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. Last Updated: 07/27/2016

Irish Leader Seeks Stable Coalition

DUBLIN -- Prime Minister Bertie Ahern, the savvy survivor of Irish politics, looked ahead to another five years in charge of Europe's most economically dynamic country -- but faced tough negotiations to produce a stable coalition government.

Following Thursday's election triumph, he faced coalition negotiations with both the Labour Party and the Greens.

Both are strident left-wing critics of Ahern's pro-business government which, for the past 10 years, has promoted Ireland as a low-tax magnet for U.S. investment and European immigration.

Now, Ireland faces two weeks of closed-doors negotiations to work out whether Ahern can combine policies with politicians who, just a few days ago, were seeking his political scalp.

When the newly elected Dail Eireann parliament convenes June 14, Ahern will need support from at least 83 lawmakers for a majority government.

Fianna Fail won 78 seats, better than expected, but five short of the mark needed to govern securely on its own. Fianna Fail's center-ground rival, Fine Gael, won 51 seats, too few to forge a viable majority with other parties.

Ahern's decade-old coalition partners, the Progressive Democrats, were almost wiped out. Analysts said the vote against them reflected frustration that Ireland's free-market boom since the mid-1990s has outpaced state-funded services, including the road network, schools and hospitals.

At stake is whether Ireland continues on its path toward a U.S.-style society of fierce competition and car dependency, or turns toward the continental European norm of better social safeguards, strong public transport and higher taxes.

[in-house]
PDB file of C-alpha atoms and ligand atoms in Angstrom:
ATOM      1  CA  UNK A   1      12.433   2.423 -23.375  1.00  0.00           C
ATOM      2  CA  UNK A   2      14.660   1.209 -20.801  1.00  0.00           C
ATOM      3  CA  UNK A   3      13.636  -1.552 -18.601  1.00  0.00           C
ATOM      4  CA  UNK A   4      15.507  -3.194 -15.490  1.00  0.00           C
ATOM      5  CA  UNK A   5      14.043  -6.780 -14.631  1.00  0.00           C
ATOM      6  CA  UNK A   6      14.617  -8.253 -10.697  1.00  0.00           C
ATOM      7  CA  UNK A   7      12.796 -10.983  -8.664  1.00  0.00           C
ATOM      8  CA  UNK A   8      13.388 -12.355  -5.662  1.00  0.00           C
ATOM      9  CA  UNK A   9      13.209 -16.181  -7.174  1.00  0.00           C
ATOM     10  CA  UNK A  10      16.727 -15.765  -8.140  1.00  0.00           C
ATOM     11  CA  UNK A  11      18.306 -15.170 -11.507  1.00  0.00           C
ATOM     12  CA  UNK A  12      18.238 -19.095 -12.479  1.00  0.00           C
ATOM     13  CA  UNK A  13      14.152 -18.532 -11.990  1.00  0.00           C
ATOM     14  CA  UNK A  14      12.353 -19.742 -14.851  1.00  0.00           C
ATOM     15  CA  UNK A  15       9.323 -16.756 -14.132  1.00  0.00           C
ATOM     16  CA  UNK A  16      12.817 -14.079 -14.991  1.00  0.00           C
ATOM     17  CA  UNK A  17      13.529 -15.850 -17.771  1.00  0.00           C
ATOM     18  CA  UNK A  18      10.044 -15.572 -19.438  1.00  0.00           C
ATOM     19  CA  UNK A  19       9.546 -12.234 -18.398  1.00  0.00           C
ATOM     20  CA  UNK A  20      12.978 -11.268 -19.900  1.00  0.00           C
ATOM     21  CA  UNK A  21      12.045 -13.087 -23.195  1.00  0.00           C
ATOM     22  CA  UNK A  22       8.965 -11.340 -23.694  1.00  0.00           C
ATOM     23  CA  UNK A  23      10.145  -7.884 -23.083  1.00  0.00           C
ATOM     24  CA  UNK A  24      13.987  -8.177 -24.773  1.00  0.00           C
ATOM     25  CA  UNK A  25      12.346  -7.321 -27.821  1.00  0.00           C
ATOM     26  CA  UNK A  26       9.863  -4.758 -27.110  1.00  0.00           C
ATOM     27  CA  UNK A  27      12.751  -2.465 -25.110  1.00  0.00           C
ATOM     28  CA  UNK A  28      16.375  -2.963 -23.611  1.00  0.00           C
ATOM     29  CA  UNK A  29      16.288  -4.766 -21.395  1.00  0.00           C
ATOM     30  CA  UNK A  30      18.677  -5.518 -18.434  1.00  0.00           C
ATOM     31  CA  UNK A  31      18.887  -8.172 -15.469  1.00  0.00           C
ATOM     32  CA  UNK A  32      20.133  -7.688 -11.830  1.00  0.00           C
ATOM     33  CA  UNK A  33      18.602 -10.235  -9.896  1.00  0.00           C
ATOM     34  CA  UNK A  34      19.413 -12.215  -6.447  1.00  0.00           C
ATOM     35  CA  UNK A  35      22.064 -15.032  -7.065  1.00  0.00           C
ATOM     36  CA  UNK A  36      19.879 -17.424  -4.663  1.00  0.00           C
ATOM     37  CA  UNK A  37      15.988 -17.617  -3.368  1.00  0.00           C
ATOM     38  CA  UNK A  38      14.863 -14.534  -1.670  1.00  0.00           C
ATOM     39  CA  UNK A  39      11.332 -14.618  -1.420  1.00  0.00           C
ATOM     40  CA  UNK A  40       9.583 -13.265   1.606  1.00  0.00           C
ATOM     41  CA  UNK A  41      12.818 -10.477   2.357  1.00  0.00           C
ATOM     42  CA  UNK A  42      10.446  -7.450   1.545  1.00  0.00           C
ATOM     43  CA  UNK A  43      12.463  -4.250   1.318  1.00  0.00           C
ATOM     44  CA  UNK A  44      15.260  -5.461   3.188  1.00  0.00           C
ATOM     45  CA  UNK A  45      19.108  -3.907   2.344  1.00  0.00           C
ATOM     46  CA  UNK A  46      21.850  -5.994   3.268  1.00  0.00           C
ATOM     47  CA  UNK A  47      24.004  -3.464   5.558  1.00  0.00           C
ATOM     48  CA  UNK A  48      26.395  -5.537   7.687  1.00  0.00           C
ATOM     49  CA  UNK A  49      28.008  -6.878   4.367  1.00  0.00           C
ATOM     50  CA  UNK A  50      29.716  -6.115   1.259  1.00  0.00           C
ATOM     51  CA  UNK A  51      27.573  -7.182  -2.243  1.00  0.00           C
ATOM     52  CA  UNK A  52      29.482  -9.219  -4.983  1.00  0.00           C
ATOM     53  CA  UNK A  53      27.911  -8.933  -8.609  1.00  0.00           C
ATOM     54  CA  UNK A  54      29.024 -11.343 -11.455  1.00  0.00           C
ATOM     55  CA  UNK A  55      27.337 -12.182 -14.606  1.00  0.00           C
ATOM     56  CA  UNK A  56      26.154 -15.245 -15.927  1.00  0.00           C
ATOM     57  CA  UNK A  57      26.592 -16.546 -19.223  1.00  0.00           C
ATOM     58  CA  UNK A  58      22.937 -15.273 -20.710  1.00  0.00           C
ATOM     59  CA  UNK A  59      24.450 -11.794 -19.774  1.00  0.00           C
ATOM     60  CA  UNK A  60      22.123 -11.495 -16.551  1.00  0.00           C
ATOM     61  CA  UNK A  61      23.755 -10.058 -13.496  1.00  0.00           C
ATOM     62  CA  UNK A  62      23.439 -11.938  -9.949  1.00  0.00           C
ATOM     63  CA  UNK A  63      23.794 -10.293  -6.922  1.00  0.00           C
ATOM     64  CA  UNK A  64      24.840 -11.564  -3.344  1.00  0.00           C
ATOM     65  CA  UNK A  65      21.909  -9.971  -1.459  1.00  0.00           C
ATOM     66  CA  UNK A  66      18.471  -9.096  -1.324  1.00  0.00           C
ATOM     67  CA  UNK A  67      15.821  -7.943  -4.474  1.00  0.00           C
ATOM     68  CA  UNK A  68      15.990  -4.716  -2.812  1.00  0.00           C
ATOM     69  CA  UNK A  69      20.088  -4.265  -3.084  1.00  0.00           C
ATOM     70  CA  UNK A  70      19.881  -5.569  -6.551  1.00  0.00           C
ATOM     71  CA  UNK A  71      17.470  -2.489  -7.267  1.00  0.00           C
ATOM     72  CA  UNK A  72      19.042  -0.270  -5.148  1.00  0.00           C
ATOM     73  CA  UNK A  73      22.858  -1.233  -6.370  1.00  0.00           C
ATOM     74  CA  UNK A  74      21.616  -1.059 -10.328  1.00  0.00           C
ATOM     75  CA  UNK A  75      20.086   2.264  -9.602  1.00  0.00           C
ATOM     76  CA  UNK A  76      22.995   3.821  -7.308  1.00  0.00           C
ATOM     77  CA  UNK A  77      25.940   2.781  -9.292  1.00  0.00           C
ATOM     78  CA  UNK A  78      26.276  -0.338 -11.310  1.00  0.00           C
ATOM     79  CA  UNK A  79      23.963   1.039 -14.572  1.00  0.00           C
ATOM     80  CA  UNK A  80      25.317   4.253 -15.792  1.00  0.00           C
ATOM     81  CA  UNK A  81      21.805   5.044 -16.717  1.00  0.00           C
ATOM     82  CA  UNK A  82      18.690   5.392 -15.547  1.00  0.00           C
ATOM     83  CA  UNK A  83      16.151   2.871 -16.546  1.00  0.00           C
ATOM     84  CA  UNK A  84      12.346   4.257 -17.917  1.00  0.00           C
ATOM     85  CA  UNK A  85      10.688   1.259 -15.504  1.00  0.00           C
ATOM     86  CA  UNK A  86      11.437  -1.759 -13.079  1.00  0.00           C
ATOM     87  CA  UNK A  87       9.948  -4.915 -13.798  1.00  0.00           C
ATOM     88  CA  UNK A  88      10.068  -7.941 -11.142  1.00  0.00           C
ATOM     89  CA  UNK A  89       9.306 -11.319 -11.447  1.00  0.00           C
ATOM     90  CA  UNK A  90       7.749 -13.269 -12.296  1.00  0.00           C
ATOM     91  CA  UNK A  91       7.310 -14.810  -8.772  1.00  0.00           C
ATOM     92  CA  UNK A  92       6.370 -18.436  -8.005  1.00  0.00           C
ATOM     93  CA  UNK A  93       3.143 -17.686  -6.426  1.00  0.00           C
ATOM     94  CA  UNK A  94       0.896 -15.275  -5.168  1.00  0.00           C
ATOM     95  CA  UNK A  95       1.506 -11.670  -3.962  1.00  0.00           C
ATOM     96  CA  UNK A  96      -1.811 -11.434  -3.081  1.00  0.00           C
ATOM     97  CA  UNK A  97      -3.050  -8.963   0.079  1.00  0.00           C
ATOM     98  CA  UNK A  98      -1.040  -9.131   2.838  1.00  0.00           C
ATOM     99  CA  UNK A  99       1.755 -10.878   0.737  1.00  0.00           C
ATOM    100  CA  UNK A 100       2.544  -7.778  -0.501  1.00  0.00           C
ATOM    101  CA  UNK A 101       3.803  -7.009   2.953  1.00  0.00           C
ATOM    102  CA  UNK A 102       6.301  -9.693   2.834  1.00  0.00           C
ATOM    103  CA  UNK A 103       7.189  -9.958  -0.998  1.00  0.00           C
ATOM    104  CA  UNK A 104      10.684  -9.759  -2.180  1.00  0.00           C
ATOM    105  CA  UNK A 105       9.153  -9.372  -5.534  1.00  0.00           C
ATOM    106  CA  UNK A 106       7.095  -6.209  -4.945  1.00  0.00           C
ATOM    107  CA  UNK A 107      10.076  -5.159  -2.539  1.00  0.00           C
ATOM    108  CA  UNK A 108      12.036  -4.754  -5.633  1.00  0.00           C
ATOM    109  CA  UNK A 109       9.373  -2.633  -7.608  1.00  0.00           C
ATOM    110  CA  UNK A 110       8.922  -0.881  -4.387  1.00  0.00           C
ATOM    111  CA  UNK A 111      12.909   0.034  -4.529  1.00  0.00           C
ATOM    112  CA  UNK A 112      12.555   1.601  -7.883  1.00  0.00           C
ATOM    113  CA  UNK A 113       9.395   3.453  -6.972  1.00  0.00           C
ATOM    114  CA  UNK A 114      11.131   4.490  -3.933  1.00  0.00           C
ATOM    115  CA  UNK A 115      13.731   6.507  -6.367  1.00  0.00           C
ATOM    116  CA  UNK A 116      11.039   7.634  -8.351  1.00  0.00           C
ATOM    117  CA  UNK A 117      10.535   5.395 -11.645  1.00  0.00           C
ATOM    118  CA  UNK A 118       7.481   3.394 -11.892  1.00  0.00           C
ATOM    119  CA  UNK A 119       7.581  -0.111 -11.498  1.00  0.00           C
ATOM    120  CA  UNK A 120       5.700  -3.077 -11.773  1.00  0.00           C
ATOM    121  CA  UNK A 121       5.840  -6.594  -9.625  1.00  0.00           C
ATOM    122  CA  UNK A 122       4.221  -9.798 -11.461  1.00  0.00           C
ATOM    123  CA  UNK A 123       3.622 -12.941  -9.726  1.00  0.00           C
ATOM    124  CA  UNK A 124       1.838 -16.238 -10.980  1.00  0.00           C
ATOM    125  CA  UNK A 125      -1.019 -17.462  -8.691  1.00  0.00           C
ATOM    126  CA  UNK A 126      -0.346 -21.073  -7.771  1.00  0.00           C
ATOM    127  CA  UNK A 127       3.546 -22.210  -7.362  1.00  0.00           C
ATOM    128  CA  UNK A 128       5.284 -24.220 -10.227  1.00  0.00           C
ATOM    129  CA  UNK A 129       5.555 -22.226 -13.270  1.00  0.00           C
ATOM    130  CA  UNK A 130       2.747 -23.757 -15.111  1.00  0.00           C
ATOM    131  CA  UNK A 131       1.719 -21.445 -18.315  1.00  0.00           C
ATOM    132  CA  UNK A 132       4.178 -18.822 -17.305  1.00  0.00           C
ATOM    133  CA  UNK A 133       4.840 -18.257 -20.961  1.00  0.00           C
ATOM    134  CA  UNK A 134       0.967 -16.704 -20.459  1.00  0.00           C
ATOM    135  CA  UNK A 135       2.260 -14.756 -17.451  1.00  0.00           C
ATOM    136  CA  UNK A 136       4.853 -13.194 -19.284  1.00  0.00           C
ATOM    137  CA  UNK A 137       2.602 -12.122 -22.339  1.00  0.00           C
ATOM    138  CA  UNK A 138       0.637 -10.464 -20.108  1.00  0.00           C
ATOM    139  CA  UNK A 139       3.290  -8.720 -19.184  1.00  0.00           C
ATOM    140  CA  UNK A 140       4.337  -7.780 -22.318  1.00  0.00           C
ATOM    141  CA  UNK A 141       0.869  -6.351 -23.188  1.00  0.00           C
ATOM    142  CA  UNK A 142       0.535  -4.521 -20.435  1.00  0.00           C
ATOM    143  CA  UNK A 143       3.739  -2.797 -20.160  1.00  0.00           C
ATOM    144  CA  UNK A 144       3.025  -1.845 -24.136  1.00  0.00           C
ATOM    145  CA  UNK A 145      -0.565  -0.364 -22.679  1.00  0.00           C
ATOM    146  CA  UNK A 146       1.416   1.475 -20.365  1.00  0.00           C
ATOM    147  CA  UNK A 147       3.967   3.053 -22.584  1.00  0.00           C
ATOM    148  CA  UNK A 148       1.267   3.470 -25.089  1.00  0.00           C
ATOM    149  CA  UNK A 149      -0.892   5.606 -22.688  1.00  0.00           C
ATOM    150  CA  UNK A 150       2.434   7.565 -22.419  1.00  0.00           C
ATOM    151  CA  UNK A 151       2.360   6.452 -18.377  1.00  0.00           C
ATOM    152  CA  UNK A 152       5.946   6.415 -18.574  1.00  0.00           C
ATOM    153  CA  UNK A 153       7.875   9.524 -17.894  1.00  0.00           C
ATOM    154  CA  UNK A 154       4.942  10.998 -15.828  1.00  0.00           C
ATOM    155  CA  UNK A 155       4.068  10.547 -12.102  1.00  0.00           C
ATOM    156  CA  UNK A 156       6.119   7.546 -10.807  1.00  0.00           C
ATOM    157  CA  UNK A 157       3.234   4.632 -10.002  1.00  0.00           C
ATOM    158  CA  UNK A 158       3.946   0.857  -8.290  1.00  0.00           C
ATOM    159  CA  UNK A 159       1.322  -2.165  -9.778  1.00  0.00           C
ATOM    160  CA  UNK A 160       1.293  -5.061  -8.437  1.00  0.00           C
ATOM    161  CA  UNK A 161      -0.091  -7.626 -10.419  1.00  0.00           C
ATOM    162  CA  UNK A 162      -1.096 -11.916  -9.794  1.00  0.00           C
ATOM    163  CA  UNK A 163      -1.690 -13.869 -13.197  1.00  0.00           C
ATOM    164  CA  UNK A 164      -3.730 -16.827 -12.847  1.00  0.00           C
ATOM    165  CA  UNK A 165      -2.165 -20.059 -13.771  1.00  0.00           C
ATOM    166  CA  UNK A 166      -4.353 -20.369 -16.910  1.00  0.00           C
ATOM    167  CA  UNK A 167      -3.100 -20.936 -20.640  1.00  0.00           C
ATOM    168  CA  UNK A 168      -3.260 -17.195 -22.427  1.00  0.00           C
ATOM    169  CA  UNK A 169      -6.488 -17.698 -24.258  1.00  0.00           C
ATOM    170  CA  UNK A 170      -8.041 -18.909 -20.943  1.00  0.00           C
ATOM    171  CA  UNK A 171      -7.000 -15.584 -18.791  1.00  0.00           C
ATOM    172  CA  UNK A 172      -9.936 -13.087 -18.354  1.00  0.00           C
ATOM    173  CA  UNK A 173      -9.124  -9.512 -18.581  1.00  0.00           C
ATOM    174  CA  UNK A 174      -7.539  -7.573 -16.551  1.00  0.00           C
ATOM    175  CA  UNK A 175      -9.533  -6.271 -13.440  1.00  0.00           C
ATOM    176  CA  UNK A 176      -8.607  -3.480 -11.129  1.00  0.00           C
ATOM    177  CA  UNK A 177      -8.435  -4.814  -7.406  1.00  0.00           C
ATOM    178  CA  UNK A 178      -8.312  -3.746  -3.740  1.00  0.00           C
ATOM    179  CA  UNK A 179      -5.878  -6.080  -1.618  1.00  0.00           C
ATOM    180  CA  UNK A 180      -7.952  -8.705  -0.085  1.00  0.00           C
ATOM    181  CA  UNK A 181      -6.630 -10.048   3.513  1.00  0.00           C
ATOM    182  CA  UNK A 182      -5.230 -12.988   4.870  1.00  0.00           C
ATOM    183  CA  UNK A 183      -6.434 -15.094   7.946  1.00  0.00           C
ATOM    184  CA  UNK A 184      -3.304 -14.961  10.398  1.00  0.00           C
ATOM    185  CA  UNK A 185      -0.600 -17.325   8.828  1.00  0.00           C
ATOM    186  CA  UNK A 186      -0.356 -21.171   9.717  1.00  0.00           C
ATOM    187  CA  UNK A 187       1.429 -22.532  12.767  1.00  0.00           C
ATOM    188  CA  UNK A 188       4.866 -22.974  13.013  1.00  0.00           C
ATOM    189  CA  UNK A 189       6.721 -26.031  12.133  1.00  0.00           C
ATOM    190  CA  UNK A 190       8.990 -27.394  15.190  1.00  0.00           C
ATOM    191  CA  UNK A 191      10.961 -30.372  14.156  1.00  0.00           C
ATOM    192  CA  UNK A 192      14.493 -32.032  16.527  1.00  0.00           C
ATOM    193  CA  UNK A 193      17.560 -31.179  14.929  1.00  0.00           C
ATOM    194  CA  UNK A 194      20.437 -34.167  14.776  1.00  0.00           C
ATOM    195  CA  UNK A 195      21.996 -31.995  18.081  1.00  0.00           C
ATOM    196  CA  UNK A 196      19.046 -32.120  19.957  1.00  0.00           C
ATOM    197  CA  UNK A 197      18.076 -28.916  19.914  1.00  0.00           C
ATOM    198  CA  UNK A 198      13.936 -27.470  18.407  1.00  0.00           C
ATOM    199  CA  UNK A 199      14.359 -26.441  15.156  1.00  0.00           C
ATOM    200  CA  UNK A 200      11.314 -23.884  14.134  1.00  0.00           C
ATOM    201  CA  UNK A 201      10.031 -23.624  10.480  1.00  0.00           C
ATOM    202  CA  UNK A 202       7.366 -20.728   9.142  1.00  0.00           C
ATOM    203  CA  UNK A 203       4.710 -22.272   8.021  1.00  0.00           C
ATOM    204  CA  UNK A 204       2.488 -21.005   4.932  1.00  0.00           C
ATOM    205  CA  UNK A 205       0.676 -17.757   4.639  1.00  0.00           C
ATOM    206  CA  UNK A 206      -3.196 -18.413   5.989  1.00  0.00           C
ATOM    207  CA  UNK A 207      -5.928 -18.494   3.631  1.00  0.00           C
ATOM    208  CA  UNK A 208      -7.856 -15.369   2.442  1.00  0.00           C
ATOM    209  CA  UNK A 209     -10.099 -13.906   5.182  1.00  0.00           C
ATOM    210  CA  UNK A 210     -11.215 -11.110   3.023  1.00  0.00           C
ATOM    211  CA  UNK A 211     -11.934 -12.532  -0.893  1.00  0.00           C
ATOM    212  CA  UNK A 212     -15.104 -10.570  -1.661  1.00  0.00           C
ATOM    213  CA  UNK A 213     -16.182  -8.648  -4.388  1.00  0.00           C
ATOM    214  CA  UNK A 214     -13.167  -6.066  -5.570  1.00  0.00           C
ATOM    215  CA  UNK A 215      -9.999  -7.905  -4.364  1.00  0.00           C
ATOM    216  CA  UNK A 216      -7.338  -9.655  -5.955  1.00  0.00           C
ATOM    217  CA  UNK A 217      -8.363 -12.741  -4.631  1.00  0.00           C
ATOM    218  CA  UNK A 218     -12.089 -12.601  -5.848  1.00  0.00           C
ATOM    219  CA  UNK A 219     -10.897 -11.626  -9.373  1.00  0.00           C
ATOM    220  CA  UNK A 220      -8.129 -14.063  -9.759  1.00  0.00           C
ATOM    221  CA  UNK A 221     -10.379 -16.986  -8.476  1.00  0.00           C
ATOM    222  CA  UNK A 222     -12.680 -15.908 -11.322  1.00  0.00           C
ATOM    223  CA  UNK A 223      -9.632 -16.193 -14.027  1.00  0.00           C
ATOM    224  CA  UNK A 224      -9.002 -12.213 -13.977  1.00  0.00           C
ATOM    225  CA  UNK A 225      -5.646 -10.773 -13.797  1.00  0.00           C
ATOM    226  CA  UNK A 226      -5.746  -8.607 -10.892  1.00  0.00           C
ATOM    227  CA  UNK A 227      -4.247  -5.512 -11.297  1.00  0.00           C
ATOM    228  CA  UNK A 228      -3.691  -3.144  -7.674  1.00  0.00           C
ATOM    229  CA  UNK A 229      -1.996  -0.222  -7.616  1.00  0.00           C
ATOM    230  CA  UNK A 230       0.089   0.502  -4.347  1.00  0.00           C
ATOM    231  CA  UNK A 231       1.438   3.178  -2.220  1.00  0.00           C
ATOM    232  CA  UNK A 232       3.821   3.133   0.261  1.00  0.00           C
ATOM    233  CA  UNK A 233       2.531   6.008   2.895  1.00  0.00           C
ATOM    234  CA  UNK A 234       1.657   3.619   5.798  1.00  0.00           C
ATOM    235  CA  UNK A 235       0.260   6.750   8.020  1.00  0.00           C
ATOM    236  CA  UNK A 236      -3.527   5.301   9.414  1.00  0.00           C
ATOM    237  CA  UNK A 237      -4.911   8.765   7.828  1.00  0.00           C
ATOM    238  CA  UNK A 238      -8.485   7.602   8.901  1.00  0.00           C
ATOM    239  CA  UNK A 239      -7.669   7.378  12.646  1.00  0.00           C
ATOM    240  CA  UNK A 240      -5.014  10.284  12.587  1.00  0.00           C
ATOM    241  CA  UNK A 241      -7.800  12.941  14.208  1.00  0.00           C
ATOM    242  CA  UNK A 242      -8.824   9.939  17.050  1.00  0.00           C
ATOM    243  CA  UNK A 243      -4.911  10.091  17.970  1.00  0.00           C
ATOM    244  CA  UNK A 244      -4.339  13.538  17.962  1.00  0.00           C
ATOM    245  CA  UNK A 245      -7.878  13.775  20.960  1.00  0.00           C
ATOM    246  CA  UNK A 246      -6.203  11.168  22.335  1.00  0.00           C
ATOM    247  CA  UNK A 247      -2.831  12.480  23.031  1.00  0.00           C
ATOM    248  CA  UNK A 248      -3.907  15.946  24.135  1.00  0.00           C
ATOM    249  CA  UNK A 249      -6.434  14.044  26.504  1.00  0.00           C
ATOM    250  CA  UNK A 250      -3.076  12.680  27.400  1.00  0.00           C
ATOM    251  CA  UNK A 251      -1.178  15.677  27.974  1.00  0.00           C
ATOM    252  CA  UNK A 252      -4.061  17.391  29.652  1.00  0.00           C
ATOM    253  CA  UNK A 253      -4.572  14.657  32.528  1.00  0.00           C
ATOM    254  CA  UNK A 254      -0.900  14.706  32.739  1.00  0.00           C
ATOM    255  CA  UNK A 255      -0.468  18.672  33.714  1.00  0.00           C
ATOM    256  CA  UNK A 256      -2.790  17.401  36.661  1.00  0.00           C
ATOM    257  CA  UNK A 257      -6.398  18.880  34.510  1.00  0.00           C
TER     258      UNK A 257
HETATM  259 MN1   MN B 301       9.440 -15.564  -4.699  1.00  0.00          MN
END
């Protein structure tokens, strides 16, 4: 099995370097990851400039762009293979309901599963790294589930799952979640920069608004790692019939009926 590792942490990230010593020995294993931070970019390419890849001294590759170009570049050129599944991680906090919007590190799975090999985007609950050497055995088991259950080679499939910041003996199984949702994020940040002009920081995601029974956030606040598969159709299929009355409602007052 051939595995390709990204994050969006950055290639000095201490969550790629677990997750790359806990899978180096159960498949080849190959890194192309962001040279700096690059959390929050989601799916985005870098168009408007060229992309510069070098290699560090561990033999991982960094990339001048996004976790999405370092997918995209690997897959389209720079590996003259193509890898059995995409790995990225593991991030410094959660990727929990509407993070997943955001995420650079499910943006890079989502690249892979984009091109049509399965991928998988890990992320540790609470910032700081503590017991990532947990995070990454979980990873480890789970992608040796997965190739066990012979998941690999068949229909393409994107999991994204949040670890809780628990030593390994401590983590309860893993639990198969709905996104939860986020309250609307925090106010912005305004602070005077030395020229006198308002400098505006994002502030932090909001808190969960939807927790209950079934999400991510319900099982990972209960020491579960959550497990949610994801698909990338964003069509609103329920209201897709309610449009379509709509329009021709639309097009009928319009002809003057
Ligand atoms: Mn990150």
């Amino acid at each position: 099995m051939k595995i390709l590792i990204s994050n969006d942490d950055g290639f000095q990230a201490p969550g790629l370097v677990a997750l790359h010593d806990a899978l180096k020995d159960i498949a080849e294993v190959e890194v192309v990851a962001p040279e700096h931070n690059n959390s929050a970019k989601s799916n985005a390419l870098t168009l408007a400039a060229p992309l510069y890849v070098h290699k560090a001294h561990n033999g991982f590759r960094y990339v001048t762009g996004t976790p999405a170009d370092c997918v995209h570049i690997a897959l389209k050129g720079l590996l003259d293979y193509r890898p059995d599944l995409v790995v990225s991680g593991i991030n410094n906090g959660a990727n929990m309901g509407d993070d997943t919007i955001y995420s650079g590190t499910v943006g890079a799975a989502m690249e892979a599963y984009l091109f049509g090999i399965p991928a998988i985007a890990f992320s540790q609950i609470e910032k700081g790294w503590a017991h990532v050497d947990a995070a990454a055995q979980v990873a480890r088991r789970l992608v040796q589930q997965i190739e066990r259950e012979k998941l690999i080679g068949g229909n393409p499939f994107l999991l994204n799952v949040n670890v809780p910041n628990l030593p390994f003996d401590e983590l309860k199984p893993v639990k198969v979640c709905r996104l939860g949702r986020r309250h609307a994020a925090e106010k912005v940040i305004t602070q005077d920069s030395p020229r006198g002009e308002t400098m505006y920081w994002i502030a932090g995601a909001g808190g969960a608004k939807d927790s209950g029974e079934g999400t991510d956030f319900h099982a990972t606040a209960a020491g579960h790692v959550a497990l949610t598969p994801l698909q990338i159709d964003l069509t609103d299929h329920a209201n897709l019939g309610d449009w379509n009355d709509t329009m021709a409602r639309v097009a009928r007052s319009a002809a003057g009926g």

Ireland has been the unquestioned economic success of Europe since the mid-1990s. A 12.5 percent rate of business tax -- one-third of the European norm -- has wooed hundreds of multinationals, particularly in computer technology and pharmaceuticals.

The Greens, who have propped up coalitions in several West European countries but never featured in national Irish politics before, are playing their cards close to their chest. Their six parliamentary seats would give Ahern a one-seat cushion.

Green leader Trevor Sargent said his party would only go into a government committed to abolishing business donations to political parties -- a platform that would hit Fianna Fail's coffers.

Former Prime Minister Garret Fitzgerald, an economist and expert political number-cruncher, said he was confident, nonetheless, that Ahern would turn to the Greens, who would demand a high price in return for their support.

He said the Greens would probably expect to receive either the environment or transport positions in the Cabinet, platforms for them to push their agenda of windfarms, carbon taxes, tougher punishments of polluters, and restrictions on vehicles and highway construction.